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The sign accompanying the S-3 rocket engine. It reads


Jupiter S-3 Rocket Engine

A modification of the Redstone engine, the S-3 powered the Jupiter missile, the first U.S. intermediate-range ballistic missile. Rocketdyne began developing the Jupiter engine in 1956. The Jupiter missile was activated in 1958 and was used until 1963. A modified version with additional upper stages, called the Juno II, was developed to launch spacecraft. Junos launched two Pioneer unmanned lunar probes in the late 1950s and put the Explorer 7, 8, and 11 satellites into Earth Orbit.

Transferred from the U.S. Army Center of Military History, Museum Division

Length:3.6 m (11 ft. 10 in.)
Thrust:667,000 N (150,000 lb)
Propellants:liquid oxygen, RP-1 (kerosene)
Manufacturer:Rocketdyne Div. North American Aviation
 A19910024000


Although the sign states that this is a modified Redstone engine, it is related to the Redstone family of engines only distantly: The Redstone engine and the family of engines including the Jupiter engine both evolved from the original Navaho 75K engine. The Redstone engine was directly evolved from this engine, but the line eventually producing the Jupiter engine included another iteration of the Navaho engine and the S-3D engine's immediate predecessor, the engines developed for the Atlas missile. For additional information about the "family tree" of Rocketdyne engines, see my Rocket engine family tree.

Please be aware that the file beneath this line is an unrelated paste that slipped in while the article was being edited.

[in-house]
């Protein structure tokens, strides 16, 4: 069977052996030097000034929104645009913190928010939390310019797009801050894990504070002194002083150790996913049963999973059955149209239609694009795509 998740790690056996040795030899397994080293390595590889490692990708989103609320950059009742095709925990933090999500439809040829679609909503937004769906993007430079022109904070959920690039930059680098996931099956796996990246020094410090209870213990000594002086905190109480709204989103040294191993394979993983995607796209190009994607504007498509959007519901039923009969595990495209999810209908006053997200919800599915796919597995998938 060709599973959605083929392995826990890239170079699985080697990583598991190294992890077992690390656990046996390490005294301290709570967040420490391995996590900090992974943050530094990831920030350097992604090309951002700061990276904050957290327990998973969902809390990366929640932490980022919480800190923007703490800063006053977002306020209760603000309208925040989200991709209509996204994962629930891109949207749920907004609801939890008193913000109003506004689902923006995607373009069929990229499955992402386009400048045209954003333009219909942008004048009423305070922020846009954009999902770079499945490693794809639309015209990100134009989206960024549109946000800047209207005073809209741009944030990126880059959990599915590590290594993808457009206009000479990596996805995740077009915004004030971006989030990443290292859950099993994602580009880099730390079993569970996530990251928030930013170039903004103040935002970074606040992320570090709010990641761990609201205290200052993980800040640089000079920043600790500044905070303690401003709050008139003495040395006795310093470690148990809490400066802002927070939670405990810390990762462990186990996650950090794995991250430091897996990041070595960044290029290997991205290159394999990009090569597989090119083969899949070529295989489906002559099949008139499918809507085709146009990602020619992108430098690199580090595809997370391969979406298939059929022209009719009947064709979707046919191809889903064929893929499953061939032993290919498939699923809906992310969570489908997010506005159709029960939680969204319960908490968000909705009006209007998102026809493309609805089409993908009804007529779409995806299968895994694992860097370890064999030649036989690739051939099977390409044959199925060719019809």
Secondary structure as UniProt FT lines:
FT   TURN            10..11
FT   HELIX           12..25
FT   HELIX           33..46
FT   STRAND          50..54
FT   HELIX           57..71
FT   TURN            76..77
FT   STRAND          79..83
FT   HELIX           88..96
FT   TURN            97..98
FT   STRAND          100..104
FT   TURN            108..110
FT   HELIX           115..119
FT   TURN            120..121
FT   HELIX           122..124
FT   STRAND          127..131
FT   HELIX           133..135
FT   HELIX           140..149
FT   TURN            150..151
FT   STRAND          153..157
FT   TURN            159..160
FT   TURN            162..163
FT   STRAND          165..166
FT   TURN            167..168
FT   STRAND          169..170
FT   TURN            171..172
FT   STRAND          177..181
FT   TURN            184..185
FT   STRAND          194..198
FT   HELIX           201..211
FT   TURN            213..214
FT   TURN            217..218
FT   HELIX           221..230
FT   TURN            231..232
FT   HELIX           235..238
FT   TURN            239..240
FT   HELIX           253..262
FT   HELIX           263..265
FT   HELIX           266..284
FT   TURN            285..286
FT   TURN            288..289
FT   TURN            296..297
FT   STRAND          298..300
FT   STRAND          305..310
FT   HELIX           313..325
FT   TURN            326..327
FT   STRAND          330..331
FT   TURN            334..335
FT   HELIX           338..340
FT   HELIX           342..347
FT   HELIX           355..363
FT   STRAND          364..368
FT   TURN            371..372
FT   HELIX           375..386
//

While the sign indicates that the Jupiter was "activated" in 1958, missiles were not actually deployed until 1961.

The same basic engine was used to power the Thor missile. The S-3D engine was later evolved, incorporating many simplifications, into the H-1 engine.

 
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Time picture taken Mon Jun 18 15:06:16 2007
Location picture taken Ground Level
James S. McDonnell Space Hangar
Udvar Hazy Center
Chantilly, VA
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